The Big Day

The day had finally arrived. I’ve had it marked in my calendar with stars and exclamation marks for over a month. Today is the big day. I got ready quickly, jumped in the car, and headed out. I drove quickly, but was careful not to drive too fast. Can you imagine getting a speeding ticket and having to delay this special day for another minute? I pulled in the driveway. The door opened. There he was. My dad, all 90 years of him framed in the doorway. He said, “Come on in!” I haven’t been through that front door and inside my dad’s house in over 13 months. I started to put on my mask and then remembered that it’s been 14 days since my second shot. I am now vaccinated. So is my dad. No masks needed today. I walked up the path to the door. It felt like it took hours to go just a few feet. He reached out his ams. I reached out mine. It was like a slow motion scene in a movie. He pulled me into his arms, and I wrapped my arms around his waist the way I’ve done so many times in my life. He hugged me tight. I hugged him back, tighter. And then the tears pushed their way up and out of my eyes. I was sobbing. Overwhelmed with the idea that I was finally able to hug my dad again. Such a simple and once ordinary gesture. Now so filled with importance.

Taking a Break

Today is the first day of our April vacation. I always look forward to a week off, but this year I really need a break. I need a break from Zoom. I need a break from all day mask wearing. I need a break from constant worry. And so, I am taking one. I’m taking a complete break from school.

I’m planning to read books (not professional ones).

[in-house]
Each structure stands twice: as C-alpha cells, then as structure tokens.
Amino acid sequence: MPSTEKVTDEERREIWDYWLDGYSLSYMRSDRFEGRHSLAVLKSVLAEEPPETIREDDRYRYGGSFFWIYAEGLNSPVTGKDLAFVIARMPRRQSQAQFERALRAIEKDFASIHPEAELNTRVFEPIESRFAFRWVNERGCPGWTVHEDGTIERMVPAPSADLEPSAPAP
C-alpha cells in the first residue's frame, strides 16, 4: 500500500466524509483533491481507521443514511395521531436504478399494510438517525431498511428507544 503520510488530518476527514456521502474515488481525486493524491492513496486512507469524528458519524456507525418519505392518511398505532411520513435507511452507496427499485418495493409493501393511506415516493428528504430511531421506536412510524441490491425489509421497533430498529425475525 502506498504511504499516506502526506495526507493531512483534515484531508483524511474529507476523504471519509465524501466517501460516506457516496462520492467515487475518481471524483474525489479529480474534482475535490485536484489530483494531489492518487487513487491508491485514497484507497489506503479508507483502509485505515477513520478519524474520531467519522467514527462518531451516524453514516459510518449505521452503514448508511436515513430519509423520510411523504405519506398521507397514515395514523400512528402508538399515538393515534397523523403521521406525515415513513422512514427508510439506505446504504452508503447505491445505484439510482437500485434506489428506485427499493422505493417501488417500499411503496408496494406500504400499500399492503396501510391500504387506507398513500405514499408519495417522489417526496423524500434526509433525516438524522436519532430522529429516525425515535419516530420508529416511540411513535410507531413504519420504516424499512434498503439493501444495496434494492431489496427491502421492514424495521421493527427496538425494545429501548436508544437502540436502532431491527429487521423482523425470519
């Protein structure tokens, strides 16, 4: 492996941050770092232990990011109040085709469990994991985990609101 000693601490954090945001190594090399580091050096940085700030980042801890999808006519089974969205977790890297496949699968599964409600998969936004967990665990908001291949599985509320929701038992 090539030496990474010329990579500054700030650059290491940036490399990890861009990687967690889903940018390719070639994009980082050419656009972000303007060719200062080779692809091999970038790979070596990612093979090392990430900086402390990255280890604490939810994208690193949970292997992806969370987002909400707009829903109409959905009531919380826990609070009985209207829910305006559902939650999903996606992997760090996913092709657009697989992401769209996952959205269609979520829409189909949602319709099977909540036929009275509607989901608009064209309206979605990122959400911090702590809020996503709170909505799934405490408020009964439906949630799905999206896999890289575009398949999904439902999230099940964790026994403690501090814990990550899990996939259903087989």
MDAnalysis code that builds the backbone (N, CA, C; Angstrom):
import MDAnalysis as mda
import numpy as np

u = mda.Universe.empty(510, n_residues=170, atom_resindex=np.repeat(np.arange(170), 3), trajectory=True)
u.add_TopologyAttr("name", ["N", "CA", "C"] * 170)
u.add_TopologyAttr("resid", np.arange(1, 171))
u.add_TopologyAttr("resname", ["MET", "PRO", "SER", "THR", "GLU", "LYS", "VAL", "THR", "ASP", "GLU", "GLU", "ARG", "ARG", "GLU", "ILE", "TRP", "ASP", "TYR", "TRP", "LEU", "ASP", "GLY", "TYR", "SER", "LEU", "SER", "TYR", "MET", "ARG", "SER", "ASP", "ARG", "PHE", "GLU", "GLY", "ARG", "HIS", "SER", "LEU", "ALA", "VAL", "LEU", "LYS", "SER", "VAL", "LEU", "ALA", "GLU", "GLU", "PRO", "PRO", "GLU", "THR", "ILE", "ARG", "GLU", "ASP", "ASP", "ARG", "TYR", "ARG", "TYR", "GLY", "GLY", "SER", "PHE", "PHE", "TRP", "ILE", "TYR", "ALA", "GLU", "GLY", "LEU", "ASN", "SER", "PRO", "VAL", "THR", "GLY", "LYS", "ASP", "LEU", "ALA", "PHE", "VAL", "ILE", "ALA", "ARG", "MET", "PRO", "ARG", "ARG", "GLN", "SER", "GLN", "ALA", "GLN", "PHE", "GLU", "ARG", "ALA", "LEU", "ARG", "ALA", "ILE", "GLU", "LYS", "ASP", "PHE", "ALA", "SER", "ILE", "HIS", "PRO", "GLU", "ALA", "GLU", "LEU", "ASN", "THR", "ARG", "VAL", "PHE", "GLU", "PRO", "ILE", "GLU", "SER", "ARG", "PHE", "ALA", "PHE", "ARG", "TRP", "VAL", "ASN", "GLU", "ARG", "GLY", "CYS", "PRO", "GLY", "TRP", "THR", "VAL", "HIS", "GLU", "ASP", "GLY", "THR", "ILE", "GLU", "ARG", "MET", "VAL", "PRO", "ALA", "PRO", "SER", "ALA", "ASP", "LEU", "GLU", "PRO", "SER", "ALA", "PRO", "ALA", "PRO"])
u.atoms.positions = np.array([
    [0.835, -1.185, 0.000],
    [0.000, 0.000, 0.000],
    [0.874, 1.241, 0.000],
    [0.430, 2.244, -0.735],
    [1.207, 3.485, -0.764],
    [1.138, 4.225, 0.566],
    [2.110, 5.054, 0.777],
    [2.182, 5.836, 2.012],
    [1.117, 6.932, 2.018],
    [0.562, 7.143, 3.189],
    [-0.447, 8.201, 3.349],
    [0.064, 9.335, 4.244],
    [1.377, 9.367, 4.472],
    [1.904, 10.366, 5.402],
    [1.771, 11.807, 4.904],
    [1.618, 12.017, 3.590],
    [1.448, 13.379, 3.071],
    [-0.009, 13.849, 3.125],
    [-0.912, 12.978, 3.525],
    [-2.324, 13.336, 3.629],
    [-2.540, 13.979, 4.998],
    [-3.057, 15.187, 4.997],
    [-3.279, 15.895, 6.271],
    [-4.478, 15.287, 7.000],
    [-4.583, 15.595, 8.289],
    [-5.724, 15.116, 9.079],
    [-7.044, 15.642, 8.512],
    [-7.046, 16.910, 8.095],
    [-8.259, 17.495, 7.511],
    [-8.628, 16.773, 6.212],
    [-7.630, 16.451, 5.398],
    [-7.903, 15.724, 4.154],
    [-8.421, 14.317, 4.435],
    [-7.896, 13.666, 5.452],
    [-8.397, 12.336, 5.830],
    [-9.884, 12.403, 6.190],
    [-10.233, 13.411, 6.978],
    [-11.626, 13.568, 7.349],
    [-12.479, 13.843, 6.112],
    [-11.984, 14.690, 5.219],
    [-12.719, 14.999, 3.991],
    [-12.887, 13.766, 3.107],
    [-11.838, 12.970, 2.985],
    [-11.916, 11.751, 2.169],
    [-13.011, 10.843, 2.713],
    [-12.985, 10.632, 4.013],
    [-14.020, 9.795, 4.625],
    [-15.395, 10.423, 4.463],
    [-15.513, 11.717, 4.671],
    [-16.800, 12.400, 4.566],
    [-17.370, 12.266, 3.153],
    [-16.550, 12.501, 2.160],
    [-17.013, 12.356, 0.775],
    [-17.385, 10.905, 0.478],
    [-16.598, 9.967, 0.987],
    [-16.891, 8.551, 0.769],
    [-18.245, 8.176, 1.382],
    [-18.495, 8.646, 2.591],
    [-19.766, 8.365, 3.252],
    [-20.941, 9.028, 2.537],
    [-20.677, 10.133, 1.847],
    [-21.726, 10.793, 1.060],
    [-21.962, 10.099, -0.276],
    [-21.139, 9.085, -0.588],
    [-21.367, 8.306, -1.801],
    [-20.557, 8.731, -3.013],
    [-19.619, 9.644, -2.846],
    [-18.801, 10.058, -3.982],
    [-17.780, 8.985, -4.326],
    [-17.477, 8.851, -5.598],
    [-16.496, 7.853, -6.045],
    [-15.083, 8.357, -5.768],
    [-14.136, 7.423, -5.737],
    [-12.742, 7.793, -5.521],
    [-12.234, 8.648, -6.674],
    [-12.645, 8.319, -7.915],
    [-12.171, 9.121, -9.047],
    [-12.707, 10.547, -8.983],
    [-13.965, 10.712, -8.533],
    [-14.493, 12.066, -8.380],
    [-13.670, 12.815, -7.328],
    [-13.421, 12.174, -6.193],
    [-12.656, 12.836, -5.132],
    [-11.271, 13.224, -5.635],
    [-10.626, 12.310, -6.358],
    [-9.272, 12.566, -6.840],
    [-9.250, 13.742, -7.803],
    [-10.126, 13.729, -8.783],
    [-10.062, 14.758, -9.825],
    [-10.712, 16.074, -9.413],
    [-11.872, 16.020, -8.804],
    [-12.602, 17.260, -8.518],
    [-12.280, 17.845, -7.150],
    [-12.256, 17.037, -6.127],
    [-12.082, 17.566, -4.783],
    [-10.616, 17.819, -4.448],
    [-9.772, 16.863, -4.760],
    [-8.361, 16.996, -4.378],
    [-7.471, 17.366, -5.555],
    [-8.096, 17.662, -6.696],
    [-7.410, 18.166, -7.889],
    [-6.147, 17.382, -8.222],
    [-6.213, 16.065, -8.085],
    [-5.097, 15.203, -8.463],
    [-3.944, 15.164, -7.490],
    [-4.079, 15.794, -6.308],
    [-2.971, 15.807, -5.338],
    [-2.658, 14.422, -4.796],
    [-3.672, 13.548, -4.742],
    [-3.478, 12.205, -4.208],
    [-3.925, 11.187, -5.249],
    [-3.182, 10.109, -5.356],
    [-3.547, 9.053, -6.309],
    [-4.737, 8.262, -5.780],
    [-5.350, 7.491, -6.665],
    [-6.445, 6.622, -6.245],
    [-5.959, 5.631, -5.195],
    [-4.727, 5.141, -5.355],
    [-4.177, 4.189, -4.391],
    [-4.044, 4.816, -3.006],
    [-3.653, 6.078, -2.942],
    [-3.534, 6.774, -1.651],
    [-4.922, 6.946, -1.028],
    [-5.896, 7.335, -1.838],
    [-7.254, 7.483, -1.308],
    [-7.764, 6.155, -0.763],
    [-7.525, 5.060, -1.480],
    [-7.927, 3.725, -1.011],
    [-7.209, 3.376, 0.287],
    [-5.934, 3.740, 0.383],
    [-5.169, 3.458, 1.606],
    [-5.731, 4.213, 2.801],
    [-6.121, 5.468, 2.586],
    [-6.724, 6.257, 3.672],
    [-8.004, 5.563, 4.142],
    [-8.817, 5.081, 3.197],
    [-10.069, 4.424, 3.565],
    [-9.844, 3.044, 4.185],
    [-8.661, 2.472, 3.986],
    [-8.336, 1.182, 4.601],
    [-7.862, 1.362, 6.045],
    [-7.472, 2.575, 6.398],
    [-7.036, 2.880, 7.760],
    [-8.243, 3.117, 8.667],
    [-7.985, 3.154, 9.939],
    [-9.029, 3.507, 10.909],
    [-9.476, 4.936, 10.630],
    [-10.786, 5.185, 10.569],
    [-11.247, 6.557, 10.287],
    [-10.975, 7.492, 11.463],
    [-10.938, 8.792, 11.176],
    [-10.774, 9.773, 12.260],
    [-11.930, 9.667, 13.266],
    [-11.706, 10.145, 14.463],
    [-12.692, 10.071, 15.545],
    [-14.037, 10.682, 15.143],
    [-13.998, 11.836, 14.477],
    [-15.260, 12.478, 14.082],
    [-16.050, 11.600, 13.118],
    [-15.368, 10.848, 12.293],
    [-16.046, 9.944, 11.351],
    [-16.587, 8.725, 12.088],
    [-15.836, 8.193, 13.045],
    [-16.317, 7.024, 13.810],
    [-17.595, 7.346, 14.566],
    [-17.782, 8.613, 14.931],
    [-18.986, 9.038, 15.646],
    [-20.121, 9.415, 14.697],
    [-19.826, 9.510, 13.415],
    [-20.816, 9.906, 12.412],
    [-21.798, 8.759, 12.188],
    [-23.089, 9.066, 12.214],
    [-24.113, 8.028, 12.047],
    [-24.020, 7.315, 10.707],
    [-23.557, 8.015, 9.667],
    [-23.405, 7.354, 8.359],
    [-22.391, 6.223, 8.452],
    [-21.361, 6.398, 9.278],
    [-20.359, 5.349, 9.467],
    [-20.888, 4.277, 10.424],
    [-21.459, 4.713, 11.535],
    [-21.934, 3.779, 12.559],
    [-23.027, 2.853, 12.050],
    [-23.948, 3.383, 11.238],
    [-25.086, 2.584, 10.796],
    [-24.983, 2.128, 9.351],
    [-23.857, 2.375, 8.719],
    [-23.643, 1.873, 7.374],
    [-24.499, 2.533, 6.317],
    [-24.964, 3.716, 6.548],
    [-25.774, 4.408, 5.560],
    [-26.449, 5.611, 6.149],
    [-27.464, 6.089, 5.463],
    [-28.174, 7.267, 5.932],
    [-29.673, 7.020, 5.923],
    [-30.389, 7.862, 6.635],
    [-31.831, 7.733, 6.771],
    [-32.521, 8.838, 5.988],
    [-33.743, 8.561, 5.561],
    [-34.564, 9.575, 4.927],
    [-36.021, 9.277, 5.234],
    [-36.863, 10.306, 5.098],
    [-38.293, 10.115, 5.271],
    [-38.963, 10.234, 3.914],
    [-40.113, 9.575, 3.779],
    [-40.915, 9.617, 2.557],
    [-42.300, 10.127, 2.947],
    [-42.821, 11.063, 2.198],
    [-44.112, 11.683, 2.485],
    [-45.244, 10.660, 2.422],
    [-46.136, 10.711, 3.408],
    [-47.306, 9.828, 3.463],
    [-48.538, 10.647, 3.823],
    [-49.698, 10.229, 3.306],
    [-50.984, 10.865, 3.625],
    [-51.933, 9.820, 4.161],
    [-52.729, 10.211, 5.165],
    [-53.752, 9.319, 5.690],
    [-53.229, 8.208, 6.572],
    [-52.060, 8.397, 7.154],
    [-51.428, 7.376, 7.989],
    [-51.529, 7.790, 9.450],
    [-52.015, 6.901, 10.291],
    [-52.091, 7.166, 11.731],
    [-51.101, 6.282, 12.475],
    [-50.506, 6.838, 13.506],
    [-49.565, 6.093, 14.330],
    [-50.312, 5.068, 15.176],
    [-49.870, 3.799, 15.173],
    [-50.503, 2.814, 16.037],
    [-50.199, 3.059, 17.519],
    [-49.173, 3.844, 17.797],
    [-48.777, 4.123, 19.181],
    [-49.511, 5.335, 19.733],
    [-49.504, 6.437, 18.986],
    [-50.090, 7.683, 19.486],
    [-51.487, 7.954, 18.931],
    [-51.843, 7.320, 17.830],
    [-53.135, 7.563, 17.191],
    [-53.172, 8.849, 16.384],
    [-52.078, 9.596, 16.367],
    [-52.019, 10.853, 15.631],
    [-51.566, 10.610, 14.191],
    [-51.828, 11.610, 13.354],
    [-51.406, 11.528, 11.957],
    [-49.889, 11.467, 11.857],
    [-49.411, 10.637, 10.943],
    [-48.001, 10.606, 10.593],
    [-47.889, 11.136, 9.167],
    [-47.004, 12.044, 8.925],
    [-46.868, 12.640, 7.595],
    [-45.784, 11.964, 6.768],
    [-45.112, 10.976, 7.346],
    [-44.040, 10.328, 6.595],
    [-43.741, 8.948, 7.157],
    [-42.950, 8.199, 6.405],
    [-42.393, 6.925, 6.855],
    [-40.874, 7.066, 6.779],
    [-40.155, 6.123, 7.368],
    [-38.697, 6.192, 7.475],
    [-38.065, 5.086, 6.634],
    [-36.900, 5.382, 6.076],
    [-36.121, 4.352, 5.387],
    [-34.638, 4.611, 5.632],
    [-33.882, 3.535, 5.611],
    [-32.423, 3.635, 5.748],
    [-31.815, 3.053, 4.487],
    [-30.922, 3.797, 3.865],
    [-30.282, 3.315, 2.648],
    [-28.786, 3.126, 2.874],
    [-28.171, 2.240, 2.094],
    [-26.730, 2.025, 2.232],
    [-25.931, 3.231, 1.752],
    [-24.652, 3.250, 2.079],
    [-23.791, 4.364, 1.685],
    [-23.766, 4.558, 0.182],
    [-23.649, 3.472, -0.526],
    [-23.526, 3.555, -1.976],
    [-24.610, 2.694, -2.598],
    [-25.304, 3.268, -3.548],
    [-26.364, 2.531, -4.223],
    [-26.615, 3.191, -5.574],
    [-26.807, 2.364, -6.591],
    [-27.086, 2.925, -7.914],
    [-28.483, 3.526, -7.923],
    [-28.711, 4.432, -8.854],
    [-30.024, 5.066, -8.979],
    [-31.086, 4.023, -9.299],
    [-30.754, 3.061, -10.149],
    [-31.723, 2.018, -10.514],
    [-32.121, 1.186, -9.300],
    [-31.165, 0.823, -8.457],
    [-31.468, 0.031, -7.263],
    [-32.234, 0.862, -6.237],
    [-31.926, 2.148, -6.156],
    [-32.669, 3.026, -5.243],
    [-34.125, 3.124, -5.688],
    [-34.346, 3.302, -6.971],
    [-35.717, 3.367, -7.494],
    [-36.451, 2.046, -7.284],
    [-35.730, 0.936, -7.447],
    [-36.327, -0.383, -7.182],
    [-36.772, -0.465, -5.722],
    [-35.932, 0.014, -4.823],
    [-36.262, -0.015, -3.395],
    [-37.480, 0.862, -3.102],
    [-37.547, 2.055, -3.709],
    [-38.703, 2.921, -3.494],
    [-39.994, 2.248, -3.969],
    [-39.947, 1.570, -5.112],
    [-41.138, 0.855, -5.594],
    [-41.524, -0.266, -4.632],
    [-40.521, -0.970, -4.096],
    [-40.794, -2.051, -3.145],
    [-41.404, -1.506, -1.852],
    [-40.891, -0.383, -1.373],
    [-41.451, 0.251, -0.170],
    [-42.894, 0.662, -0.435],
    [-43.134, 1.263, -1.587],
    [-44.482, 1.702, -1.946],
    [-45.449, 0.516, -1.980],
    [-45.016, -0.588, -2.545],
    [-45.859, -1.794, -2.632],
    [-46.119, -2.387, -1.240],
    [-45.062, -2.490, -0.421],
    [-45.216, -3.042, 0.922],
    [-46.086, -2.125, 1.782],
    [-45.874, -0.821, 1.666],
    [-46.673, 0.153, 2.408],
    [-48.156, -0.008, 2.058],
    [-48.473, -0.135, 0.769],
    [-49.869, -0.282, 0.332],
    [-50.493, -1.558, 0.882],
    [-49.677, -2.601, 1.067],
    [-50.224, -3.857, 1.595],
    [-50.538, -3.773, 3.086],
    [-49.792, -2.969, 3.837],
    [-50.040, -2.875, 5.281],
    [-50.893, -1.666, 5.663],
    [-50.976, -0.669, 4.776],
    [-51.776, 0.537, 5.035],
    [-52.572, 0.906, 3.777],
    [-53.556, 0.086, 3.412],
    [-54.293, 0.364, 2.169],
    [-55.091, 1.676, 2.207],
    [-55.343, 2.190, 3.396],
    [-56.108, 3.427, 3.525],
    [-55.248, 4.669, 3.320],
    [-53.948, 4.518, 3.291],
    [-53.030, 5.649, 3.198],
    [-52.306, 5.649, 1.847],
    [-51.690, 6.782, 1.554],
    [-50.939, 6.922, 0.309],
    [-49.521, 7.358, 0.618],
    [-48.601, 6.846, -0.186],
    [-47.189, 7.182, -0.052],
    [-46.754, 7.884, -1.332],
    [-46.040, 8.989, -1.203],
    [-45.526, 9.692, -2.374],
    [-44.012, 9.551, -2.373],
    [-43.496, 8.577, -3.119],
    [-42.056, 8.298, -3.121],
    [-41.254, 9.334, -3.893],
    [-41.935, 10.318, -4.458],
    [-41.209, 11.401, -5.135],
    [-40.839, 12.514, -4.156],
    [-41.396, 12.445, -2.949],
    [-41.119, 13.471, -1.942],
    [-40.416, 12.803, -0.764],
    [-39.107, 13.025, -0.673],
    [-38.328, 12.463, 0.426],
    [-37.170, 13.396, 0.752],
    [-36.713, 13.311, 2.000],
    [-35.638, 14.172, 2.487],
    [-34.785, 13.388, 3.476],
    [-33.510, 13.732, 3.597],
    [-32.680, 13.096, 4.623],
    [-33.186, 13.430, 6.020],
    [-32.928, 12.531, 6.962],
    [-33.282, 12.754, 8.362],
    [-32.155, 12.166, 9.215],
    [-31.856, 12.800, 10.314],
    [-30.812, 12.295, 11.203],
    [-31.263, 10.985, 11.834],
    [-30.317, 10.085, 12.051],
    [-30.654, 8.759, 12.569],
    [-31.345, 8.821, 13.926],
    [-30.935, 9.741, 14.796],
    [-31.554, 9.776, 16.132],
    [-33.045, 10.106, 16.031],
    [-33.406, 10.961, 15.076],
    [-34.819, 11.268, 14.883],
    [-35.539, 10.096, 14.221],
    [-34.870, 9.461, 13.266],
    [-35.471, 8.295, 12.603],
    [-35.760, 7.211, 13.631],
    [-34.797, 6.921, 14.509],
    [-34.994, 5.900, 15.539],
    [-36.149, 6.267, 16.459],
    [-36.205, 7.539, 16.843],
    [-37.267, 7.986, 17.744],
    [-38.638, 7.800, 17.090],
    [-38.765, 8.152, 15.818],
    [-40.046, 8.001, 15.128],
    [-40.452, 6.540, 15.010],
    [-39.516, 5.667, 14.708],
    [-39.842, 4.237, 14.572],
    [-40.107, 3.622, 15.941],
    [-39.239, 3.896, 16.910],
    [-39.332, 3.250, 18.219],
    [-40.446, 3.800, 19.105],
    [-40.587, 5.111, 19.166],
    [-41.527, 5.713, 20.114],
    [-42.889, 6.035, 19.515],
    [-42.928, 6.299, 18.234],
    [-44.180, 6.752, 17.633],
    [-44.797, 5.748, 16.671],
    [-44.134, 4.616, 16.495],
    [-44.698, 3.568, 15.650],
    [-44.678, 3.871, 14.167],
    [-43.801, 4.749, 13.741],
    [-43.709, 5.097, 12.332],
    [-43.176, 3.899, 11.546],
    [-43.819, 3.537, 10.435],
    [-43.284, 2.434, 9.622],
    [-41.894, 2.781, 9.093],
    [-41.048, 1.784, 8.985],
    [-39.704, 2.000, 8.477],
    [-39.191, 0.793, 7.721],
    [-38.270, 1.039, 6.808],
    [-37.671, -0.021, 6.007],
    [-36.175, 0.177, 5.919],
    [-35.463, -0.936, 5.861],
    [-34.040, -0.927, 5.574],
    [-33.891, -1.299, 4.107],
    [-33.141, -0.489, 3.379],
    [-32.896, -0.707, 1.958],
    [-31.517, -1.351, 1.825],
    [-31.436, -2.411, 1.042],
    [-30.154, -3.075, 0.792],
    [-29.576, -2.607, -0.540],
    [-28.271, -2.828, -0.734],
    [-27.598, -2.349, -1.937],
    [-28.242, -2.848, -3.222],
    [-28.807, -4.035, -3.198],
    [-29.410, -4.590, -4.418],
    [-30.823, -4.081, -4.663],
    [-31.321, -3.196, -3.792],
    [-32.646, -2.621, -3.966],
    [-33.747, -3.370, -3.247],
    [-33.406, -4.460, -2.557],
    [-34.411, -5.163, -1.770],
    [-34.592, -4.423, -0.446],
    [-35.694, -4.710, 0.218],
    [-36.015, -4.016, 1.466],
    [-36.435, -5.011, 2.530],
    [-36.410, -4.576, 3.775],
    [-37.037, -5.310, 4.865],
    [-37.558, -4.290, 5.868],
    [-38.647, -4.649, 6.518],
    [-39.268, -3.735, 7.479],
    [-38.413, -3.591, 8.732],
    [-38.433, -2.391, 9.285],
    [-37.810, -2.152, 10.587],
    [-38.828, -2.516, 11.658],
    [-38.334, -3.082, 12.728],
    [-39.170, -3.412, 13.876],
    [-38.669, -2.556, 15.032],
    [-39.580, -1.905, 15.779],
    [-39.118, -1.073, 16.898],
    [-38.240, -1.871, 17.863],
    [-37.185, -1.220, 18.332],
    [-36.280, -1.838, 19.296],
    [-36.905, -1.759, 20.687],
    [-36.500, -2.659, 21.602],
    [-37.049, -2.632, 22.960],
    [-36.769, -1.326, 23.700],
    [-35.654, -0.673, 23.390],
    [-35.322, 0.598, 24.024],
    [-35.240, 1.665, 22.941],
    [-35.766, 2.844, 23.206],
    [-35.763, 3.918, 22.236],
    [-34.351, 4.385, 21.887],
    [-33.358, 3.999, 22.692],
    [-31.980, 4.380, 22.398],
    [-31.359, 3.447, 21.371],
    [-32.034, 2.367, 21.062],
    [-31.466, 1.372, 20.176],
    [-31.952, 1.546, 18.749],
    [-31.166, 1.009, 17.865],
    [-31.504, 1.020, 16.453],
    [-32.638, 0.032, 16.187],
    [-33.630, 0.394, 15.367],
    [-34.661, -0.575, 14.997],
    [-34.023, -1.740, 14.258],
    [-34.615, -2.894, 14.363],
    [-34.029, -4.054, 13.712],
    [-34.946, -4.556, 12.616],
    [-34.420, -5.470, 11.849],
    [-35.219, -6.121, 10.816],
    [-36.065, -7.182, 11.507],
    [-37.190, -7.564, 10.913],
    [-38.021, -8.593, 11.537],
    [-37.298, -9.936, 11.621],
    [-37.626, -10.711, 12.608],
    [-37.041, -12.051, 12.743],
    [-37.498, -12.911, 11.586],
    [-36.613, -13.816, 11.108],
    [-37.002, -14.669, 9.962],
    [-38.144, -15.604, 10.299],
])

I’m going to write (for pleasure).

I’m organizing (because it gives me a sense of control).

I’m cleaning (see above).

I’m paying bills (I’m behind.).

I’m going to take care of appointments (has to be done).

I’m driving with my husband to visit my sister-in-law and her family. It’s been 18 months since we’ve seen her (to return to some sort of normalcy now that we are all vaccinated) .

I’m going to sand, prime, and paint a chair (I have time to complete a project.)

I’m going to do some gardening (It gives me hope.).

I’m taking a break and hoping to return to school next Monday with energy and optimism to finish out one of the hardest school years ever.

Planning a Unit with a Colleague

In our district, we use the Teachers College Units of Study as our core curriculum. We have a pacing guide that is usually quite tight. We often find ourselves having to modify units here and there to make sure we get to all of our units by the end of the year. But this year is different (I know. That is quite the understatement!). This year when we created our pacing calendar, we were still in a hybrid setting and not sure what would happen next. Would we shut down in a few weeks? Would we be fully remote? Would things work out and we would return to a full schedule? Who knew? So we created a pacing calendar that had more time for each unit (since we were only in school for half the day and that meant a bit less time for everything we needed to do).

Fast forward a few months: We have been back in school full time for about a month now. That means there is some room in our pacing calendar. So, our second grade team decided to add a unit on poetry. We have a writing unit, but we needed to create a reading unit. One of my second grade teachers (and fellow Slicer) asked if we could find some time to map out this unit together.

I got out my professional books (Calkins, Heard, Routman, Fletcher) and looked through them for some ideas. I found some of the poems I have saved in folders. I remembered a series of Shared Reading lessons with poetry we had done last year. We met. We talked and shared ideas in my office (This hasn’t happened much this year!). Elena shared her vision for a virtual poetry cafe so that families would be able to visit their children and celebrate their learning. (She’s a teacher who is finding ways to make things work this year.) We talked about how we might get there. We brainstormed some lessons; a bit of inquiry, some comprehension strategies, and, of course, some fluency work.

We shared. We created. We planned. It felt so good!